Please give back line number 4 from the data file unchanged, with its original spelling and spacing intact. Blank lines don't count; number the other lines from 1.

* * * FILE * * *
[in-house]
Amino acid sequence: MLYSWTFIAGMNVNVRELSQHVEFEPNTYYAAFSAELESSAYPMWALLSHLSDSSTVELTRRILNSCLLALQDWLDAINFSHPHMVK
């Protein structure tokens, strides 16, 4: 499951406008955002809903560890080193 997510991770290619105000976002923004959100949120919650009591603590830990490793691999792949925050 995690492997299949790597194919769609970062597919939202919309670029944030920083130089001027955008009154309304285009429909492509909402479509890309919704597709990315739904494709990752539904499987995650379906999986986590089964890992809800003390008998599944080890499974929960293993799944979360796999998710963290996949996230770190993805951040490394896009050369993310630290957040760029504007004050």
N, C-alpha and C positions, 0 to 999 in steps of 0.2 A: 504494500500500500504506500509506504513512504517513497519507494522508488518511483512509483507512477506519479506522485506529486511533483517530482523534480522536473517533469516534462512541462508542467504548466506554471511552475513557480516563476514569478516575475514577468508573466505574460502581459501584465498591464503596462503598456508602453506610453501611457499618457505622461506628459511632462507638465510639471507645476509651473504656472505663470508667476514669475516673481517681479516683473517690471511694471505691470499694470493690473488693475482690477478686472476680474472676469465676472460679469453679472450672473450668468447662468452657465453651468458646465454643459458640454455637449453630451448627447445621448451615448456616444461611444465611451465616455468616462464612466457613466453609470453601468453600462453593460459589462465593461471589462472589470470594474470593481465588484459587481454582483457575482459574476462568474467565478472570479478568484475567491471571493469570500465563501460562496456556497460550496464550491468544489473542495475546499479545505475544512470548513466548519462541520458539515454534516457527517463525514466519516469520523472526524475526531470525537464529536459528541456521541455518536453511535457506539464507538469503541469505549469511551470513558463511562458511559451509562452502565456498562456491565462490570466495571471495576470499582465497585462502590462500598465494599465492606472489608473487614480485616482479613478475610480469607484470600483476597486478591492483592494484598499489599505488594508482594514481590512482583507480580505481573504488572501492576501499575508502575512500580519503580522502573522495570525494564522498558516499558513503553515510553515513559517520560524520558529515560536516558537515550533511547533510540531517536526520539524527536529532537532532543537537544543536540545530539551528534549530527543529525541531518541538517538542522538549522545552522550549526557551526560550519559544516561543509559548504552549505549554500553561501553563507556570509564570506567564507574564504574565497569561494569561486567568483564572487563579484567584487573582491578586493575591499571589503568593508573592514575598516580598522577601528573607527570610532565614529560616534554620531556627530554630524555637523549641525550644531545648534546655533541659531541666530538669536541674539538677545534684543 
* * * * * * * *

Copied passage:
N, C-alpha and C positions, 0 to 999 in steps of 0.2 A: 504494500500500500504506500509506504513512504517513497519507494522508488518511483512509483507512477506519479506522485506529486511533483517530482523534480522536473517533469516534462512541462508542467504548466506554471511552475513557480516563476514569478516575475514577468508573466505574460502581459501584465498591464503596462503598456508602453506610453501611457499618457505622461506628459511632462507638465510639471507645476509651473504656472505663470508667476514669475516673481517681479516683473517690471511694471505691470499694470493690473488693475482690477478686472476680474472676469465676472460679469453679472450672473450668468447662468452657465453651468458646465454643459458640454455637449453630451448627447445621448451615448456616444461611444465611451465616455468616462464612466457613466453609470453601468453600462453593460459589462465593461471589462472589470470594474470593481465588484459587481454582483457575482459574476462568474467565478472570479478568484475567491471571493469570500465563501460562496456556497460550496464550491468544489473542495475546499479545505475544512470548513466548519462541520458539515454534516457527517463525514466519516469520523472526524475526531470525537464529536459528541456521541455518536453511535457506539464507538469503541469505549469511551470513558463511562458511559451509562452502565456498562456491565462490570466495571471495576470499582465497585462502590462500598465494599465492606472489608473487614480485616482479613478475610480469607484470600483476597486478591492483592494484598499489599505488594508482594514481590512482583507480580505481573504488572501492576501499575508502575512500580519503580522502573522495570525494564522498558516499558513503553515510553515513559517520560524520558529515560536516558537515550533511547533510540531517536526520539524527536529532537532532543537537544543536540545530539551528534549530527543529525541531518541538517538542522538549522545552522550549526557551526560550519559544516561543509559548504552549505549554500553561501553563507556570509564570506567564507574564504574565497569561494569561486567568483564572487563579484567584487573582491578586493575591499571589503568593508573592514575598516580598522577601528573607527570610532565614529560616534554620531556627530554630524555637523549641525550644531545648534546655533541659531541666530538669536541674539538677545534684543 